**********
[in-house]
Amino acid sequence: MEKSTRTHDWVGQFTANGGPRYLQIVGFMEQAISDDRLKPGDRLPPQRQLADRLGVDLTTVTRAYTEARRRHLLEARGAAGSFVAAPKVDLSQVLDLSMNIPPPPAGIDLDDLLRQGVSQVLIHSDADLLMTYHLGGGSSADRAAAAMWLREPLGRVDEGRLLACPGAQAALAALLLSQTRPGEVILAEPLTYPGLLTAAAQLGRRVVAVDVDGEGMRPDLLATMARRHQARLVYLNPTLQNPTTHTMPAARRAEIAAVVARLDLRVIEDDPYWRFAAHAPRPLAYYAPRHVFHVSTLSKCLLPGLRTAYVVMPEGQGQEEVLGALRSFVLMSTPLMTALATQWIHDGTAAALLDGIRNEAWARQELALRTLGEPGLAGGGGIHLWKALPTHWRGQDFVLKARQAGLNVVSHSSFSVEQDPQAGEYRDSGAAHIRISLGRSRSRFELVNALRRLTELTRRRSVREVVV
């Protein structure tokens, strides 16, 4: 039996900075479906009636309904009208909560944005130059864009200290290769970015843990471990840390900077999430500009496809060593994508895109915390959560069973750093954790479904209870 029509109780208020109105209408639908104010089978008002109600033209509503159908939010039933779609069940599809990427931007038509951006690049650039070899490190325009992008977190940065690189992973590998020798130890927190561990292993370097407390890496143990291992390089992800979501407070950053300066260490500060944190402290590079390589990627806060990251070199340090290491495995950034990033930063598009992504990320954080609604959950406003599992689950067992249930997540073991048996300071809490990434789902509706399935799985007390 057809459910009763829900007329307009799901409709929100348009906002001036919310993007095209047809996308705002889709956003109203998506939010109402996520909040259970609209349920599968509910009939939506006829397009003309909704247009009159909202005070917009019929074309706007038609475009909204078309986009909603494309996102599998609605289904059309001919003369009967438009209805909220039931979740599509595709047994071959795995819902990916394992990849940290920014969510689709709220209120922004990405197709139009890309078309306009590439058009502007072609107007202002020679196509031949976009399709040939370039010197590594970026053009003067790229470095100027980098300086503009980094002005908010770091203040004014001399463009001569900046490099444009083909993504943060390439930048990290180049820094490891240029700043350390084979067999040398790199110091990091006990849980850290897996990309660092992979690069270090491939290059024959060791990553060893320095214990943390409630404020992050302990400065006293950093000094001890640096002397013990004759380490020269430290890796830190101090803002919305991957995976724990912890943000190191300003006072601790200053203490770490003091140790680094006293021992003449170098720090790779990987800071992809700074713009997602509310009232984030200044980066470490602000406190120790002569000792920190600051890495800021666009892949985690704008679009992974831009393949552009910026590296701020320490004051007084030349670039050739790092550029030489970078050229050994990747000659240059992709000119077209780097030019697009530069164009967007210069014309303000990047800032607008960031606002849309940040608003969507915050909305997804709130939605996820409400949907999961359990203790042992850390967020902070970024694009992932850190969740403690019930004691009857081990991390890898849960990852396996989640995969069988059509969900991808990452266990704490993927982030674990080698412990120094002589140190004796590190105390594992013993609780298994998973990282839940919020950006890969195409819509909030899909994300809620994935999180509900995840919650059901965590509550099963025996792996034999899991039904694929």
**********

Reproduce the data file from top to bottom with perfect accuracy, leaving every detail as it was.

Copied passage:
[in-house]
Amino acid sequence: MEKSTRTHDWVGQFTANGGPRYLQIVGFMEQAISDDRLKPGDRLPPQRQLADRLGVDLTTVTRAYTEARRRHLLEARGAAGSFVAAPKVDLSQVLDLSMNIPPPPAGIDLDDLLRQGVSQVLIHSDADLLMTYHLGGGSSADRAAAAMWLREPLGRVDEGRLLACPGAQAALAALLLSQTRPGEVILAEPLTYPGLLTAAAQLGRRVVAVDVDGEGMRPDLLATMARRHQARLVYLNPTLQNPTTHTMPAARRAEIAAVVARLDLRVIEDDPYWRFAAHAPRPLAYYAPRHVFHVSTLSKCLLPGLRTAYVVMPEGQGQEEVLGALRSFVLMSTPLMTALATQWIHDGTAAALLDGIRNEAWARQELALRTLGEPGLAGGGGIHLWKALPTHWRGQDFVLKARQAGLNVVSHSSFSVEQDPQAGEYRDSGAAHIRISLGRSRSRFELVNALRRLTELTRRRSVREVVV
């Protein structure tokens, strides 16, 4: 039996900075479906009636309904009208909560944005130059864009200290290769970015843990471990840390900077999430500009496809060593994508895109915390959560069973750093954790479904209870 029509109780208020109105209408639908104010089978008002109600033209509503159908939010039933779609069940599809990427931007038509951006690049650039070899490190325009992008977190940065690189992973590998020798130890927190561990292993370097407390890496143990291992390089992800979501407070950053300066260490500060944190402290590079390589990627806060990251070199340090290491495995950034990033930063598009992504990320954080609604959950406003599992689950067992249930997540073991048996300071809490990434789902509706399935799985007390 057809459910009763829900007329307009799901409709929100348009906002001036919310993007095209047809996308705002889709956003109203998506939010109402996520909040259970609209349920599968509910009939939506006829397009003309909704247009009159909202005070917009019929074309706007038609475009909204078309986009909603494309996102599998609605289904059309001919003369009967438009209805909220039931979740599509595709047994071959795995819902990916394992990849940290920014969510689709709220209120922004990405197709139009890309078309306009590439058009502007072609107007202002020679196509031949976009399709040939370039010197590594970026053009003067790229470095100027980098300086503009980094002005908010770091203040004014001399463009001569900046490099444009083909993504943060390439930048990290180049820094490891240029700043350390084979067999040398790199110091990091006990849980850290897996990309660092992979690069270090491939290059024959060791990553060893320095214990943390409630404020992050302990400065006293950093000094001890640096002397013990004759380490020269430290890796830190101090803002919305991957995976724990912890943000190191300003006072601790200053203490770490003091140790680094006293021992003449170098720090790779990987800071992809700074713009997602509310009232984030200044980066470490602000406190120790002569000792920190600051890495800021666009892949985690704008679009992974831009393949552009910026590296701020320490004051007084030349670039050739790092550029030489970078050229050994990747000659240059992709000119077209780097030019697009530069164009967007210069014309303000990047800032607008960031606002849309940040608003969507915050909305997804709130939605996820409400949907999961359990203790042992850390967020902070970024694009992932850190969740403690019930004691009857081990991390890898849960990852396996989640995969069988059509969900991808990452266990704490993927982030674990080698412990120094002589140190004796590190105390594992013993609780298994998973990282839940919020950006890969195409819509909030899909994300809620994935999180509900995840919650059901965590509550099963025996792996034999899991039904694929």